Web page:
Ask Steve: Divorced Man on Elder Board














Question: Steve, would you allow a divorced man to serve on the elder board? Why? 

Answer: This issue is a topic of debate in many churches. The decision rendered by church leaders on this issue really depends on their understanding of marriage and divorce. Some Christians believe that it is improper to allow a divorced man to serve on the elder board because his status is a by-product of a sinful choice. This line of reasoning comes from those who believe that Christians are never to divorce under any circumstance, and if they do, they commit a type of sin which bars them from ministry involvement. Other Christians believe that a divorced man can by all means serve on an elder board, because all sins are past and forgiven in Christ Jesus if the man repented. Still others believe that a divorced man can serve on an elder board only under specific circumstances.

I lean on the third option because I believe it is the most biblically accurate. Before explaining my answer, I think it is wise to first talk about the topic of marriage and divorce. Most Christians acknowledge that marriage is a serious commitment before the Lord because it represents the eternal, unbreakable covenant between Christ the Groom and His Bride the Church (Rev 19:9). This gospel truth shows us why marriage is meant to be permanent as long as the husband and wife are alive on earth. God hates divorce (Mal 2:16). However, there are circumstances in which God allows divorce as a last resort for unrepentant sin from one or both of the parties in the covenant (Matt 19:8; Mk 10:5). God does not encourage but permits divorce in cases of unrepentant adultery (Matt 19:9) or if the unbelieving spouse deserts the partner (1 Cor 7:15). These are the only two scenarios in which a Christian is not at fault if a divorce happens. Any other case, no matter how troubling or “irreconcilable” the differences are, would constitute a violation of the marriage covenant and would count as a gross sin to the Christian. A third possible scenario would be if the Christian unjustly divorced his wife when he was an unbeliever, but becomes a believer, and makes some sort of attempt to reconcile with his wife, no matter the result.

If a Christian minister is to serve on the elder board, he must not be guilty of an unrighteous divorce. This applies to pastors as well. This means that the Christian must not be divorced because of incompatibility with his spouse, a newfound desire to be single, or because of a romantic interest in another woman. Whatever the case, Christians cannot serve on the elder board in this status, especially given the instruction in 1 Timothy 3:1-5 that an overseer must be the husband of one wife (martially/sexually faithful) and a good manager of his own household (a competent leader in his family). A man who is unjustly divorced would violate the principles expressed in 1 Timothy 3 concerning a qualified elder. In certain cases, a Christian who has divorced unjustly, and has failed to repent or do what he can to save the marriage, might possibly come under church discipline (Matt 18:15-20) if his situation brings public reproach to the church and endangers the spiritual welfare of the divorced man. In this case, a man who is unjustly divorced, or even unjustly divorced and remarried, is not suited to serve on the elder board.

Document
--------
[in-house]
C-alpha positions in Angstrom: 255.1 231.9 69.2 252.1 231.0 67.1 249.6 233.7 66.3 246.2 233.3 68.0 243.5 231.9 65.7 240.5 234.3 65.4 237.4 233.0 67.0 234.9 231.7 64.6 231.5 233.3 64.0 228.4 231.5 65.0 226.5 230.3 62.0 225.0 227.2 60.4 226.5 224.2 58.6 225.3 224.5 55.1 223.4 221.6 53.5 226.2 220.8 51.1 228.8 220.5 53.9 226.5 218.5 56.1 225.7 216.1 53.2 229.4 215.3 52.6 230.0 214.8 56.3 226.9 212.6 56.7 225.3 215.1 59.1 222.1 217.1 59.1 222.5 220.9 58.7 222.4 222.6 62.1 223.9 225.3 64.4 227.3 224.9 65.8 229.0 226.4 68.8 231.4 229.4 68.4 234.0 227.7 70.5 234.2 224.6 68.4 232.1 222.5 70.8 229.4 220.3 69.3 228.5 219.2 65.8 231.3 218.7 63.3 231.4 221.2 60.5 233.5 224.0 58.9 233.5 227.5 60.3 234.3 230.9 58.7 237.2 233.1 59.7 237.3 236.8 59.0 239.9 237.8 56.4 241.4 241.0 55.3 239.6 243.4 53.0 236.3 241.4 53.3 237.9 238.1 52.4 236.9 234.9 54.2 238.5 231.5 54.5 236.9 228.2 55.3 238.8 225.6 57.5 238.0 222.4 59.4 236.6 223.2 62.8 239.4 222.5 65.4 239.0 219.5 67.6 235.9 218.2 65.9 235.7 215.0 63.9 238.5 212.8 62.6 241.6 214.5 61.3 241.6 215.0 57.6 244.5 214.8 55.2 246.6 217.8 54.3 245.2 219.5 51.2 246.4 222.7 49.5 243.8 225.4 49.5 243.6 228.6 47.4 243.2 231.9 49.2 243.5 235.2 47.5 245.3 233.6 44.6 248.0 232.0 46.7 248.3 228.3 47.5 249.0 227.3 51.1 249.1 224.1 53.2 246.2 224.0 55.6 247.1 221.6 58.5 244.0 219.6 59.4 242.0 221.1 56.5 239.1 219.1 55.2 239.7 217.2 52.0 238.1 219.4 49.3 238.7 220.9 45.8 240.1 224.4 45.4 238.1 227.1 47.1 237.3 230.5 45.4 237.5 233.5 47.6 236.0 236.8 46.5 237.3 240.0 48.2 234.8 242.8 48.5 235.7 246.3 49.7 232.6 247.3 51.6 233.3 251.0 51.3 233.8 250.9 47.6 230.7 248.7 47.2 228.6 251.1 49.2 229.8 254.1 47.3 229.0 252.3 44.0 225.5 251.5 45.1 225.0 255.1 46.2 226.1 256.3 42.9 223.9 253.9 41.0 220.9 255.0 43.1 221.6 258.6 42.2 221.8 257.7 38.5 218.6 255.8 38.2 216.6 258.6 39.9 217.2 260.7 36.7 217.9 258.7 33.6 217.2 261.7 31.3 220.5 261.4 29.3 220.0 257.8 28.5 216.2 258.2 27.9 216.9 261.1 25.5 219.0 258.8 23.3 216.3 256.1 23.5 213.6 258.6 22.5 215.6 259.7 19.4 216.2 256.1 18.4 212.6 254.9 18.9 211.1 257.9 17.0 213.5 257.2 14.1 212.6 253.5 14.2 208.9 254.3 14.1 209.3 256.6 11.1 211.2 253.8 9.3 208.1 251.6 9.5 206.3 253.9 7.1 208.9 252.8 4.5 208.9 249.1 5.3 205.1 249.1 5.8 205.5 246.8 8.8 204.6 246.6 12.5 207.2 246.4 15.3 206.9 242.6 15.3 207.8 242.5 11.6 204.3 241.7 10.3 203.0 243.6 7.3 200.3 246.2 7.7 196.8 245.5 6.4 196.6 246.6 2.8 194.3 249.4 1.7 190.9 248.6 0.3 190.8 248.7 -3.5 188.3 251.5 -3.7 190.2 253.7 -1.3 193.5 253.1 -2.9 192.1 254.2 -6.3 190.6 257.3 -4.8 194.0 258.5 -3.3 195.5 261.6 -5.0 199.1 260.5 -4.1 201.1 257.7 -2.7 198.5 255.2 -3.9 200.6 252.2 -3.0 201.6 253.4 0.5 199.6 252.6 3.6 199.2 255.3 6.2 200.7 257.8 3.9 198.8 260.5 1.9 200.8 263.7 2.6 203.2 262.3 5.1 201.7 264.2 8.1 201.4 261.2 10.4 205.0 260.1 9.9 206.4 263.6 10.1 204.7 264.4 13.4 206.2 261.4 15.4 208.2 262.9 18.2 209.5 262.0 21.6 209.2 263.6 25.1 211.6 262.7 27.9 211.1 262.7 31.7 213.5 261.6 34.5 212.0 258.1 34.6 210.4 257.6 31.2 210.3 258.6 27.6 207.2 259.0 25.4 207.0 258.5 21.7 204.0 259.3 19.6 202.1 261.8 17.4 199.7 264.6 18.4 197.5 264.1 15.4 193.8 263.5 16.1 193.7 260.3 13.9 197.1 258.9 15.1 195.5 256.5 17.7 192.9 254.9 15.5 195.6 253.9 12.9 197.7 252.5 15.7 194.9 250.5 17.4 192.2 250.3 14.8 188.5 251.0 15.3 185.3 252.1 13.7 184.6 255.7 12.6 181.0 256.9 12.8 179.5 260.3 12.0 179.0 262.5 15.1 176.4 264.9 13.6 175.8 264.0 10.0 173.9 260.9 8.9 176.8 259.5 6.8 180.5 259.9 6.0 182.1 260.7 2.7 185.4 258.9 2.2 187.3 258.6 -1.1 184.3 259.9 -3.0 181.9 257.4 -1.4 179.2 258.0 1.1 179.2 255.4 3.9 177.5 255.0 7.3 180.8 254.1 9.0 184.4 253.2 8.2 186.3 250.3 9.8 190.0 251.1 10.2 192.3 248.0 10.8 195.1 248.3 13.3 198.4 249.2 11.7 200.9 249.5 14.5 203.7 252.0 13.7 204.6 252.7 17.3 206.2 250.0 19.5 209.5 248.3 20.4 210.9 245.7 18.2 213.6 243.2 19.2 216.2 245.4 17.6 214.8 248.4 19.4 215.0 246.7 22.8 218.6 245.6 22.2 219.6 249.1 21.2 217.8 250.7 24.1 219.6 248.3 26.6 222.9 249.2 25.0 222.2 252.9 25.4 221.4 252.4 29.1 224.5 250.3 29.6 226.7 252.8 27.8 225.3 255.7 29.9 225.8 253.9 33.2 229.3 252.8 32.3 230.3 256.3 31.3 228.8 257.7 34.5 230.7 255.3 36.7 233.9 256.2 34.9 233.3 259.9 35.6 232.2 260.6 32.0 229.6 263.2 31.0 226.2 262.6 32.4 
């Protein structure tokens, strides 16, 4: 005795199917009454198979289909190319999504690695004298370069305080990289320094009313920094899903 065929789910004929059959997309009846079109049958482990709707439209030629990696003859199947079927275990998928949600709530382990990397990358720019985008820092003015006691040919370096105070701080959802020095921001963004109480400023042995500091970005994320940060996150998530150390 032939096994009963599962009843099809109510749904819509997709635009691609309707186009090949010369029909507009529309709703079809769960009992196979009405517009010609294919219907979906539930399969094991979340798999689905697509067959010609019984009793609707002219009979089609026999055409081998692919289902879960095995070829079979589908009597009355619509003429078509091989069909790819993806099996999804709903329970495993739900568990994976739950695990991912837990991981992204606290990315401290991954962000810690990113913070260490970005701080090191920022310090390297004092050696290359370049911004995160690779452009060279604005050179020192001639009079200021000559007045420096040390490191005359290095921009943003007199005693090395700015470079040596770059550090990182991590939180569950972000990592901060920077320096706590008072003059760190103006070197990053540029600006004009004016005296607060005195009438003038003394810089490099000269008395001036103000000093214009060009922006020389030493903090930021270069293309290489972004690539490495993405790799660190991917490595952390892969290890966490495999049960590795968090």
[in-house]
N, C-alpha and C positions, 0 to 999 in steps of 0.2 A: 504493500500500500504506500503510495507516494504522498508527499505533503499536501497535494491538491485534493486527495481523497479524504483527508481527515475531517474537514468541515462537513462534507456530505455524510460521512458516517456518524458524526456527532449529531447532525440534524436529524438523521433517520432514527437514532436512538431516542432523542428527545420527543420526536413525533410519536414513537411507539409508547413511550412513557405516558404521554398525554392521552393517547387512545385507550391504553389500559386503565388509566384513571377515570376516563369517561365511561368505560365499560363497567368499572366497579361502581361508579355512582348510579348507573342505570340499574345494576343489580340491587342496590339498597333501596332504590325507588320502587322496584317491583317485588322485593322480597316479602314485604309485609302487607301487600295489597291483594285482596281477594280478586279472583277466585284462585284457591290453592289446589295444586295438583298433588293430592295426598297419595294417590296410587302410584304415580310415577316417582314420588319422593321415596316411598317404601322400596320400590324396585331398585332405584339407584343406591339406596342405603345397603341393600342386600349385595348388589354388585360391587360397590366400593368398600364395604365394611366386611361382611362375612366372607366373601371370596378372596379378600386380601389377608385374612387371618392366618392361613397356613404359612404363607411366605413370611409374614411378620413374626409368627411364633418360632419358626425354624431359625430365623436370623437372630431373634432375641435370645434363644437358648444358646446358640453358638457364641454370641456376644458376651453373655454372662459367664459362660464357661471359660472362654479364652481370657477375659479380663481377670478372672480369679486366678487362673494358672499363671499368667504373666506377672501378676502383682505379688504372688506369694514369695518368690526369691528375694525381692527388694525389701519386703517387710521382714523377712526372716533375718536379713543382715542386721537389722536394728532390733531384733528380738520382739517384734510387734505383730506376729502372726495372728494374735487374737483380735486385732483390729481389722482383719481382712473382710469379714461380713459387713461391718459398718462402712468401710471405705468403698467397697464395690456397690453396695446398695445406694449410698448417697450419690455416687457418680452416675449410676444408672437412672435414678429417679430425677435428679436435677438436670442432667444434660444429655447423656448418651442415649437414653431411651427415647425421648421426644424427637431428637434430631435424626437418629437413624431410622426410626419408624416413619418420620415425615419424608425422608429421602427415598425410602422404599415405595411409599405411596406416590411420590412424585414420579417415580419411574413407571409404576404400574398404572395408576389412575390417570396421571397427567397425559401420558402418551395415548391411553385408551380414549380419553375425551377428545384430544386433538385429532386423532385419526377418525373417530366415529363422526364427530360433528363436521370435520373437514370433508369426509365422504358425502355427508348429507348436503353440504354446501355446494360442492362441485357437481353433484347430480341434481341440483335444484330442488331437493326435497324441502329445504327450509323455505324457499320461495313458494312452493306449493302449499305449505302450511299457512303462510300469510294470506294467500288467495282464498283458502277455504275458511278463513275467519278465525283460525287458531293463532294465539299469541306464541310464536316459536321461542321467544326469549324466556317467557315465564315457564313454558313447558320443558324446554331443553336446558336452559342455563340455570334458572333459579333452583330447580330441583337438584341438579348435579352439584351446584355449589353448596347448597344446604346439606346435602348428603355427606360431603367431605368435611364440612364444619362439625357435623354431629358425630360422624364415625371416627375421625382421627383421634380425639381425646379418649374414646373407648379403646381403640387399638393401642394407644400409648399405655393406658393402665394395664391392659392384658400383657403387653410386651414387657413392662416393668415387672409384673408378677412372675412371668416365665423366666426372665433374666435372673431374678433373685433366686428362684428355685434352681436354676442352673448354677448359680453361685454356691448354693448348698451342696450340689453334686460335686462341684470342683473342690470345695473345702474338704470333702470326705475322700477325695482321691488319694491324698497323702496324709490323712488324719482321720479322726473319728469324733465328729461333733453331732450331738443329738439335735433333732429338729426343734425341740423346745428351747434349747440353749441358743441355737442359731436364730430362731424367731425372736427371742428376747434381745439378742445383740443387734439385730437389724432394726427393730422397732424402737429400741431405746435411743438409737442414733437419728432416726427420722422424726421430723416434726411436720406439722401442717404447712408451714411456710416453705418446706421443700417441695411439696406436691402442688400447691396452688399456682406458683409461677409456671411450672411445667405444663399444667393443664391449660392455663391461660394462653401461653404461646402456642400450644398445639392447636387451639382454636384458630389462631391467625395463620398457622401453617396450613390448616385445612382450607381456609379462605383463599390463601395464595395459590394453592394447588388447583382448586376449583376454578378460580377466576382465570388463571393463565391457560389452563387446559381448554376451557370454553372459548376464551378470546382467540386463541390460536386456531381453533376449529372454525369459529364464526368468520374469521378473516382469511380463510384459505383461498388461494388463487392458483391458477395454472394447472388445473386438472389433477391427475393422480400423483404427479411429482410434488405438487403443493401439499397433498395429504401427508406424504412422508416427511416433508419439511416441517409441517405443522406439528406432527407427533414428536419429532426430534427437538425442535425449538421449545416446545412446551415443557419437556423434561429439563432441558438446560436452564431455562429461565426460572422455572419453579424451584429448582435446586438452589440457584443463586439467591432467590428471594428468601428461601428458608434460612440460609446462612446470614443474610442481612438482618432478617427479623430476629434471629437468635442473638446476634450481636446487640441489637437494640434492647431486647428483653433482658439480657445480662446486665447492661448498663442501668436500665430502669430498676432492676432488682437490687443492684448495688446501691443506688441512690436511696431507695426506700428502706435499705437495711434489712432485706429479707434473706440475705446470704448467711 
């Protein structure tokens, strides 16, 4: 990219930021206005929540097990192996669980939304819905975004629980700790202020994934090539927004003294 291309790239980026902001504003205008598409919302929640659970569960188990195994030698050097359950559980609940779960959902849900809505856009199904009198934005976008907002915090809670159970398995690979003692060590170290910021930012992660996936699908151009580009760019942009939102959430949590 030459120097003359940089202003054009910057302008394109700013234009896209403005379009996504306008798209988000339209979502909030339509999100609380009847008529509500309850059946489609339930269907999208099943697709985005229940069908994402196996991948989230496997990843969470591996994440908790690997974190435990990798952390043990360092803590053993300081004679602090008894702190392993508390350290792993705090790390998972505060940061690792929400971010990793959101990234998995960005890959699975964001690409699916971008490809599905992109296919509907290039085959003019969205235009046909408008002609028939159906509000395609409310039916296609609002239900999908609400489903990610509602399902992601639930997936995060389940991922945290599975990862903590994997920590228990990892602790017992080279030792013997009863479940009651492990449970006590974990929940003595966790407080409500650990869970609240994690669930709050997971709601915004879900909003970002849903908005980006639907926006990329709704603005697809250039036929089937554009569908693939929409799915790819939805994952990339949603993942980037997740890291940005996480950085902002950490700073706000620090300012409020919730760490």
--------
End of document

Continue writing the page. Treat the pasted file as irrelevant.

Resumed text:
There are cases in which a pastor/elder can join an elder board in good standing and in good conscience. If the Christian experienced the divorce through no moral fault of his own (ex. the wife failed to repent of her adulterous actions, the wife deserted him because of his faith), then the Lord does not hold his new status against him. Although divorce is a tragic occurrence, the Christian man is blameless in this situation. If this is true, then the man has every right to candidate for eldership, given that he adequately meets the other standards outlined in 1 Timothy 3:1-8. This means that even a pastor – whether he senior or associate – who is divorced (under biblical grounds) can pursue eldership.

I must say that great caution should be undertaken when considering a divorced man for inclusion in the eldership committee, since it must be the aim of every church to honor God by preserving the purity of the church leadership. This means that the elders should get to know the divorced candidate and examine his testimony concerning his past divorce. If it can be ascertained that the divorced candidate experienced the divorce on biblical grounds, and that he meets the general biblical requirements of overseer, then the church can pursue further progress in the candidacy. The only real step left would be to see if the candidate agrees with and can live by the doctrine and philosophy of the local church.

I vouch for this view of a divorced man in eldership because it is the most biblically consistent view. Like I mentioned, divorce is never a good situation, because it can disqualify or hinder an elder from being a shepherd in the church. However, the biblical reasons for divorce ensure that a Christian man should not be held accountable if the divorce was not really his fault, or happened beyond his reasonable control. In this case, a divorced man has divine approval to enter into leadership to do God’s work.low a divorced man to serve on your elder board? Why?